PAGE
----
Pull cross sections from meshes and convert those to sketches to reverse engineer from scans,…
5 Books Every Engineer Should Read
There’s a lot we can learn from books. Whether you are reading a novel for entertainment or educational purposes, books offer insight into topics you might not get anywhere else. Not only this, but books can provide a relaxing escape from the busy world around us. For engineers, especially, thought-provoking books tailored toward engineering can provide an abundance of knowledge on various subjects, perhaps even leading to creative designs or new projects.
There are a plethora of great books that focus on, skirt around, or embrace the engineer brain for all types of engineers and non-engineers alike. Whether you are snuggled up on a couch somewhere, lounging on a patio, or sitting at your desk, there is a book (or audiobook) out there for you.
To Engineer is Human, written by Henry Petroski in 1985, has been republished many times — and for a good reason. Unlike some publications, Petroski examines successful engineering through the lens of epic failures of engineering. Interesting and even charming, this book is straightforward enough for anyone to enjoy and explores the intricacies of progress and the pursuit of perfection. Where science meets life, this book is a must-read for engineers and future engineers.
The Soul of a New Machine, by Tracy Kidder, is an 80s classic. This nonfiction book follows a computer engineering team as they attempt to design a computer under enormous time constraints. Launched in 1980, the Date General Eclipse MV/8000 looks at two competing design groups, the importance of risk-taking, and the willing sacrifice it can take to propel innovation. This book is excellent for anyone grappling with questions about quality versus time-to-market, but, as a National Book Award recipient and Pulitzer Prize winner, it has a little something for everyone.
An excellent book for engineers at all levels, Thing Explainer, by Randall Munroe, was released in 2015 and utilizes line drawings and simple language to explain how things work. From bridges to datacenters to human cells, Munroe focuses on making complicated concepts accessible to everyone. He takes it a step further, examining possible reactions when things are changed. The book is humorous and inquisitive — a fun read for all.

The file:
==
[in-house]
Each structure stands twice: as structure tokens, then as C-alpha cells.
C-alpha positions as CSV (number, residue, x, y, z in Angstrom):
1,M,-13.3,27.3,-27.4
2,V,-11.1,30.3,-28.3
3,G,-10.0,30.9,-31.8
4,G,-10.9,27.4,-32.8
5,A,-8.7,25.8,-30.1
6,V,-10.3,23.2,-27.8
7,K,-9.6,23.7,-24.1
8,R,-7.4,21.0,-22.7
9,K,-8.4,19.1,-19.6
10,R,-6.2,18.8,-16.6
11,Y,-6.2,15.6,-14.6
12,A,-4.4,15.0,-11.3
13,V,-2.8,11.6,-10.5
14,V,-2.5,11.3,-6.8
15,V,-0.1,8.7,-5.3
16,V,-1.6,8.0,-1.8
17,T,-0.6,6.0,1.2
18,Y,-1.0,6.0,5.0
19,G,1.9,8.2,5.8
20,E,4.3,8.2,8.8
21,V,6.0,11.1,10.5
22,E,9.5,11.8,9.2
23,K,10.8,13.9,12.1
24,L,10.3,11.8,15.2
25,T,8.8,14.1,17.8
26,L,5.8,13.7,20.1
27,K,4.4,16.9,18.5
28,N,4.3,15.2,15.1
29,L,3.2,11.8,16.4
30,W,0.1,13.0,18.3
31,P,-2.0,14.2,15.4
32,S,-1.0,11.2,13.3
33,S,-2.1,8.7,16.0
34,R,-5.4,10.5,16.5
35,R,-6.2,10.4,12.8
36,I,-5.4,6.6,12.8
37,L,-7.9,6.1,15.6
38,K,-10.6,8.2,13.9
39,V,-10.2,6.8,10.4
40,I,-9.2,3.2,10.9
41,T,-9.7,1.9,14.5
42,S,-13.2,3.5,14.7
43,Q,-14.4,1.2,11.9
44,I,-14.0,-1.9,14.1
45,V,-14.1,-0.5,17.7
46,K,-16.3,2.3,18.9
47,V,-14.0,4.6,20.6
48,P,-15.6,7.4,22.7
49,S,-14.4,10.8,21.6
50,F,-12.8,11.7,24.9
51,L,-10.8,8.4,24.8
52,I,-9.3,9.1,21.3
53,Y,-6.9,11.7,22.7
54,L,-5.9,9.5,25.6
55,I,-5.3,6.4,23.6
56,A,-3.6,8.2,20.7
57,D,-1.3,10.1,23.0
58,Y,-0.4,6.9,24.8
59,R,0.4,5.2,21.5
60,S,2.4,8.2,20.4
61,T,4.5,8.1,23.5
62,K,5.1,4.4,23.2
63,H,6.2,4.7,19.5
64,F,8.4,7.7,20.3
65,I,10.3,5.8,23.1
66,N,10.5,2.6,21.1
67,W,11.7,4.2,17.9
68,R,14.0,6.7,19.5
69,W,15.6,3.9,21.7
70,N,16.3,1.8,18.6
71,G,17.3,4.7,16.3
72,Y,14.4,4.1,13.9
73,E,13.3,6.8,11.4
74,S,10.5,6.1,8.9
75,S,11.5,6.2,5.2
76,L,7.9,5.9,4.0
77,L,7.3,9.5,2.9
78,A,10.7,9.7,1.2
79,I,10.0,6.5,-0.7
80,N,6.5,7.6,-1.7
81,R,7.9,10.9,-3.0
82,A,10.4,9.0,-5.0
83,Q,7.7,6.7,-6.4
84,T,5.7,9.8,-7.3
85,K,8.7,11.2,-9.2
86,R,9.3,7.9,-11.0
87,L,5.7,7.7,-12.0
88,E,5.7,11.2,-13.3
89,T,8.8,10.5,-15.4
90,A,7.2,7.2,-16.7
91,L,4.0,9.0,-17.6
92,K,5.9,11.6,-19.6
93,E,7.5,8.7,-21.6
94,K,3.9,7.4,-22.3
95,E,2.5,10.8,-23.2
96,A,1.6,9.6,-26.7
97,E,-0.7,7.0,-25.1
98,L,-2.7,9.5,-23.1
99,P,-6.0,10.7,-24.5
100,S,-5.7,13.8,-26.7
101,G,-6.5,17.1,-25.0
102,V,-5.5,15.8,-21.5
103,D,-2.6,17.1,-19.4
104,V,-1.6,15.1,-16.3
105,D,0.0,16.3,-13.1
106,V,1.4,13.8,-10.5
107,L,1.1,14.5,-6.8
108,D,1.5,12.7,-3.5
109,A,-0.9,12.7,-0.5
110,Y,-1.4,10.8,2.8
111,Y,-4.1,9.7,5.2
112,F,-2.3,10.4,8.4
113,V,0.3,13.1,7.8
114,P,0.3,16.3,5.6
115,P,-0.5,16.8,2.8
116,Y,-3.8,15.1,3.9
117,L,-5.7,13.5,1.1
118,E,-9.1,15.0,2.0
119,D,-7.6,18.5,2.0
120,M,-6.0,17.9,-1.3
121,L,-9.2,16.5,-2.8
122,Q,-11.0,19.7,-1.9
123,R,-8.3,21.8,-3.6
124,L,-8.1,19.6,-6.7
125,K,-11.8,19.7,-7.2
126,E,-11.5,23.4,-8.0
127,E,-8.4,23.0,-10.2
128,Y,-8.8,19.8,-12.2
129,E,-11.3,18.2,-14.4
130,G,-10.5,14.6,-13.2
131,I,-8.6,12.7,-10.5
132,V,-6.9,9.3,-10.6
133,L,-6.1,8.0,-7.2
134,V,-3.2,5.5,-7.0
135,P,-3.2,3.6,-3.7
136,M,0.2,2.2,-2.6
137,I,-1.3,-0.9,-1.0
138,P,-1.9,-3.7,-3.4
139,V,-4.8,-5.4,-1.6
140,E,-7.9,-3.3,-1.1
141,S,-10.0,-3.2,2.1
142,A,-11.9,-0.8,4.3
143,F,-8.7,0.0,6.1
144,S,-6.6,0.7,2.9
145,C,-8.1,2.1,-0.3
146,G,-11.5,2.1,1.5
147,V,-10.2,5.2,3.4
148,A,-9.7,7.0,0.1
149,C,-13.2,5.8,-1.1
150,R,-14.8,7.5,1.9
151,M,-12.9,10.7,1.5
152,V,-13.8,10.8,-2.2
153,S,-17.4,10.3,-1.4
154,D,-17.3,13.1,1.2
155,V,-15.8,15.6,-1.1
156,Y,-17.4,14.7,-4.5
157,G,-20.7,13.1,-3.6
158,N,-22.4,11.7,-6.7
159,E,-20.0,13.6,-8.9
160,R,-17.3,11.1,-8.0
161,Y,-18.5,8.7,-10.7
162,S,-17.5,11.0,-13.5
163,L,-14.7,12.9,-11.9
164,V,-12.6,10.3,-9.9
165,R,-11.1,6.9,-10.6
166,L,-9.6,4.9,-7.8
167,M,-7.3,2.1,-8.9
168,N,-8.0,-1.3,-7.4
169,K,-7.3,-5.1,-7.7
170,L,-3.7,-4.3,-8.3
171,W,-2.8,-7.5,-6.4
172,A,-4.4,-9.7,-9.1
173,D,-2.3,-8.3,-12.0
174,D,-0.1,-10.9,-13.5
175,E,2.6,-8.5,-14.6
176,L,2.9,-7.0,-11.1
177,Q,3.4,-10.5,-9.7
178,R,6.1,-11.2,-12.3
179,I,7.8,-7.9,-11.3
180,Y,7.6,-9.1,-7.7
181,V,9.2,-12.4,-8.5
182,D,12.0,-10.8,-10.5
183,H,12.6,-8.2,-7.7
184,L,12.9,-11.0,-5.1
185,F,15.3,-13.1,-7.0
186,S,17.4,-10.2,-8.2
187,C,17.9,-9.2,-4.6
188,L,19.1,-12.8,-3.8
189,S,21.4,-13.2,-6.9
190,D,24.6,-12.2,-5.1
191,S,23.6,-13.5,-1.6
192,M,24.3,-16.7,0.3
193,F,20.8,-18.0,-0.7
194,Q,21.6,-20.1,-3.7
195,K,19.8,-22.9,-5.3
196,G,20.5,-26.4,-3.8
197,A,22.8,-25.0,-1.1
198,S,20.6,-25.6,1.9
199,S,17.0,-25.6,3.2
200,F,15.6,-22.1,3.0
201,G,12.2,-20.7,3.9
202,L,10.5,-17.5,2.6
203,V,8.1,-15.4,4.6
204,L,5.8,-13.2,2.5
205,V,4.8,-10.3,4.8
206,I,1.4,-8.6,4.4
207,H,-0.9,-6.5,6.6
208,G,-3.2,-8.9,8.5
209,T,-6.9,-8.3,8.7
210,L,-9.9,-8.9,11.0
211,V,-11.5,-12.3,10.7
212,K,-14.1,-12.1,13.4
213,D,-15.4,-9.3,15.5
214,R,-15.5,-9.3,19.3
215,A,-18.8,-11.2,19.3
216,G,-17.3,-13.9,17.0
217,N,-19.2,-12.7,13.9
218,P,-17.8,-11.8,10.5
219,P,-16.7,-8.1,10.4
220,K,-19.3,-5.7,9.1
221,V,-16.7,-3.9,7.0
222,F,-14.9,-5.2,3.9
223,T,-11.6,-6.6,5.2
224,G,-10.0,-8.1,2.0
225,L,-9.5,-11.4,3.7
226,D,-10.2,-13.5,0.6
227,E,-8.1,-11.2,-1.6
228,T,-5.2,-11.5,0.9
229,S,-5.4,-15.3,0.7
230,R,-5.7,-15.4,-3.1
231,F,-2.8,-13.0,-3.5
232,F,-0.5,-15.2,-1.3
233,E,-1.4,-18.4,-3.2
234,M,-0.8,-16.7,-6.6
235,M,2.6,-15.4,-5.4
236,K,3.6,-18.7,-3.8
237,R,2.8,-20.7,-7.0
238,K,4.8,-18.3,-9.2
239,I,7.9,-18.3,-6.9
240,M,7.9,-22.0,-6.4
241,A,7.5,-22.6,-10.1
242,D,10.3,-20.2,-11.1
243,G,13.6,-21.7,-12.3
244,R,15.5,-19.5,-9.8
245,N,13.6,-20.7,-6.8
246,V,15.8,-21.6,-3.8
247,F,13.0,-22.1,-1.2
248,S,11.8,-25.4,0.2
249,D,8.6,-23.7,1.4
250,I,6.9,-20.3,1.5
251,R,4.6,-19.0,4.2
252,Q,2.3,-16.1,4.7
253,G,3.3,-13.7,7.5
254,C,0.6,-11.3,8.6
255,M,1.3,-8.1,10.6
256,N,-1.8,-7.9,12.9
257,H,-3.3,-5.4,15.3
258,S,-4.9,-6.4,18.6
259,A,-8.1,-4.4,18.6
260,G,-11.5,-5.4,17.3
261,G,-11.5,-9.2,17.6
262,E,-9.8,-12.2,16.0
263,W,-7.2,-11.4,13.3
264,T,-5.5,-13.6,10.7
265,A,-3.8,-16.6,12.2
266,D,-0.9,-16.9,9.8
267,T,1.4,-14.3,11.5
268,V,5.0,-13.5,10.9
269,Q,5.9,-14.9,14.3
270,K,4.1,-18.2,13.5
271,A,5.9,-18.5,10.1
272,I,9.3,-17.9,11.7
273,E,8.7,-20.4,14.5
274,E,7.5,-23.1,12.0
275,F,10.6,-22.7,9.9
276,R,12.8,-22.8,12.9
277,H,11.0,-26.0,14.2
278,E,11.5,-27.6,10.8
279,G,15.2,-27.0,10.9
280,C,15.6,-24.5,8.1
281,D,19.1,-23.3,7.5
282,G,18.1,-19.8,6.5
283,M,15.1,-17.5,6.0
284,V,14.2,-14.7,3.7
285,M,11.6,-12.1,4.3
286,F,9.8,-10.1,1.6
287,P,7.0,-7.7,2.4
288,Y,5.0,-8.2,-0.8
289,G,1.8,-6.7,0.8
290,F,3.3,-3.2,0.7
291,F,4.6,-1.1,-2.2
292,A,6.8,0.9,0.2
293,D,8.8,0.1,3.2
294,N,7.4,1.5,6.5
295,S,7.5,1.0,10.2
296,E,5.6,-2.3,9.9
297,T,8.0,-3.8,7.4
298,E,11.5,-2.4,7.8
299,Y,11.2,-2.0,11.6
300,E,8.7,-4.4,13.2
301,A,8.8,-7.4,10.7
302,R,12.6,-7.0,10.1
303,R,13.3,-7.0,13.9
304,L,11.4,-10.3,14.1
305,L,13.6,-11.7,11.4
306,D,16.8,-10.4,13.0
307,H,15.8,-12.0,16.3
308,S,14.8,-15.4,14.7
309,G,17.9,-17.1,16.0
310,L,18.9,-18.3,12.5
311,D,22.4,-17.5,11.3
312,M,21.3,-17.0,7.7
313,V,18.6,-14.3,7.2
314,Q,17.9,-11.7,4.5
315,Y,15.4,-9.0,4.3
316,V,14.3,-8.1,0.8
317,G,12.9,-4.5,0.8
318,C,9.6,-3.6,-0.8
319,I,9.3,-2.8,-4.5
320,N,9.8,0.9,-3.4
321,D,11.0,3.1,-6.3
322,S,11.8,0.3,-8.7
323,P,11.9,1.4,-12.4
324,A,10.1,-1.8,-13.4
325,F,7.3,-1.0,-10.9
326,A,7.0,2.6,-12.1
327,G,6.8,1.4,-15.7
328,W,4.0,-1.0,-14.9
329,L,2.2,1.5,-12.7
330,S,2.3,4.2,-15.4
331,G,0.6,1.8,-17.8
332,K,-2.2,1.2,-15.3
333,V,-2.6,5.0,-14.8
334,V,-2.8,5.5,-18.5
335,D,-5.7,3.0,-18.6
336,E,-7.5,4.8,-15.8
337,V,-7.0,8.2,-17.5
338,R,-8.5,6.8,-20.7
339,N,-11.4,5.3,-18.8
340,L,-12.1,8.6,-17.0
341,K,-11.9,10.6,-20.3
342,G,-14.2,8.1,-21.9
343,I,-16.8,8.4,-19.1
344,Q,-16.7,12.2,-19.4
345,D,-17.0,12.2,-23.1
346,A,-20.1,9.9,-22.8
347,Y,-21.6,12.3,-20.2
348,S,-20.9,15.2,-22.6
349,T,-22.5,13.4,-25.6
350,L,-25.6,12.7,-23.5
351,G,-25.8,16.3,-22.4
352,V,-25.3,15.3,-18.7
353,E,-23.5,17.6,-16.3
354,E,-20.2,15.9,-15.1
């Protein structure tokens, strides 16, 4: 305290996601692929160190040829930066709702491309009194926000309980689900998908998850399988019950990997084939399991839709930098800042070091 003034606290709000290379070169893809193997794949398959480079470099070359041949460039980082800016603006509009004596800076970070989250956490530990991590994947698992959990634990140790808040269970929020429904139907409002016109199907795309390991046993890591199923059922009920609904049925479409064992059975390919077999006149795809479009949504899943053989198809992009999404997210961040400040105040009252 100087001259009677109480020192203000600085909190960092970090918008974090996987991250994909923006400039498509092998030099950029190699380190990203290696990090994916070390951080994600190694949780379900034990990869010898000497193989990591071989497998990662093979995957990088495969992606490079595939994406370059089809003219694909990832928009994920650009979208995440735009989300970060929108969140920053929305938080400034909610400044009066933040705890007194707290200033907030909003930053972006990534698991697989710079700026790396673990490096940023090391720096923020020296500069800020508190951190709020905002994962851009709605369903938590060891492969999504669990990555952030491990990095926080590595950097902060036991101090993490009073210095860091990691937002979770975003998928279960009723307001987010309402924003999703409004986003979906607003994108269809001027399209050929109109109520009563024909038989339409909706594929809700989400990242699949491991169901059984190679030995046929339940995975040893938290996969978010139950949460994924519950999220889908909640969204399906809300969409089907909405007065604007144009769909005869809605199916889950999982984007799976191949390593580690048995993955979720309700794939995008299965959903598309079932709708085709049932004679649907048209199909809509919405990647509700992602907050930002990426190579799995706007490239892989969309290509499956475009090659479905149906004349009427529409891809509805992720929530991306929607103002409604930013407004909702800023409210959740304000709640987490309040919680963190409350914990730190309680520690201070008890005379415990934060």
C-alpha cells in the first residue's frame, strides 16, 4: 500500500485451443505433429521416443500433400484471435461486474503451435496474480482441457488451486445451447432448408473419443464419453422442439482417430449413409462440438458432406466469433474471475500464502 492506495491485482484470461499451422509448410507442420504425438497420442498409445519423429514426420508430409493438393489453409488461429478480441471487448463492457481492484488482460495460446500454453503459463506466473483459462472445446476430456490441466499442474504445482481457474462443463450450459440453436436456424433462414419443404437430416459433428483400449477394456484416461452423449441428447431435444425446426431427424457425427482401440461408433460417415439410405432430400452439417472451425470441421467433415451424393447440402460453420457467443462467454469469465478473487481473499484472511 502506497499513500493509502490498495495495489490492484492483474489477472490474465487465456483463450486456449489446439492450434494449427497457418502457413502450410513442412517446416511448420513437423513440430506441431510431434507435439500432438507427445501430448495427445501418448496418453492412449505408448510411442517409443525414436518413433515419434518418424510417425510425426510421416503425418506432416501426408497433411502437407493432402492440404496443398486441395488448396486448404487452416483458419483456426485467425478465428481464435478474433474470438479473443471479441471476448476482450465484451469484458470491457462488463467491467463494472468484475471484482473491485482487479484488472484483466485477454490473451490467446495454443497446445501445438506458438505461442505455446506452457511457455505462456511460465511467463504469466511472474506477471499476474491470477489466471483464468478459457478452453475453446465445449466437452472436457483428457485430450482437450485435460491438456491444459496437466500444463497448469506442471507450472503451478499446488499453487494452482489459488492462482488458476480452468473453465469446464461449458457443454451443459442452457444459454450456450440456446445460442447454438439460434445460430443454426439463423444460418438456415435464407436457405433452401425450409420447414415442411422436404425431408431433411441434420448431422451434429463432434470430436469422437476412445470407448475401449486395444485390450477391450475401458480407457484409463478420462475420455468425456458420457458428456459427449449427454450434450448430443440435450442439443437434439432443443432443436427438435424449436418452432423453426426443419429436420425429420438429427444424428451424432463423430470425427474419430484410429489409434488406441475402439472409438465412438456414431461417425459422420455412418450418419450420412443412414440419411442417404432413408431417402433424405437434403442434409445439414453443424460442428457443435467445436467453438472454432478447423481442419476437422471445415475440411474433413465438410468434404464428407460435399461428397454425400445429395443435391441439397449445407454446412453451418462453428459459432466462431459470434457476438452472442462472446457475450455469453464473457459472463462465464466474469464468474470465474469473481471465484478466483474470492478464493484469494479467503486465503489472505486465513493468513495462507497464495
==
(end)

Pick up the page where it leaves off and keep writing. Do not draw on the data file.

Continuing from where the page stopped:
Written in 1984 by Carroll Smith, Engineer to Win is an excellent read for beginning mechanical engineers or engineers who hope to more expertly navigate the mechanical engineering field. This book looks at racing cars of varying types, addressing metallurgy, metal fatigue, and materials technology while covering the variety of processes inflicted upon these materials. The book is informative but fun, filled with pockets of excitement that make for a compelling read.
Designing Engineers, by engineer Louis L. Bucciarelli, was released in 1994 and examines three different projects, including a photoprint machine, an airport x-ray inspection system, and a photovoltaic energy system. The intricate way Bucciarelli examines each project, going behind the scenes into conference rooms and meetings, reveals the places where our expectations of design differ from the reality of design. The book is great for engineers because it highlights the realities of collaboration at all levels.
Did we miss any?
What books or articles have inspired you? Are we missing anything? Post a comment below.
Of course, having access to a great suite of tools doesn’t hurt the collaborative process either. If you’re feeling inspired, as you undoubtedly will be after any of these great reads, check out Autodesk’s Fusion360, an easy-to-use platform for collaboration, fabrication, and expertly integrated design tools.
Try Fusion 360 Today.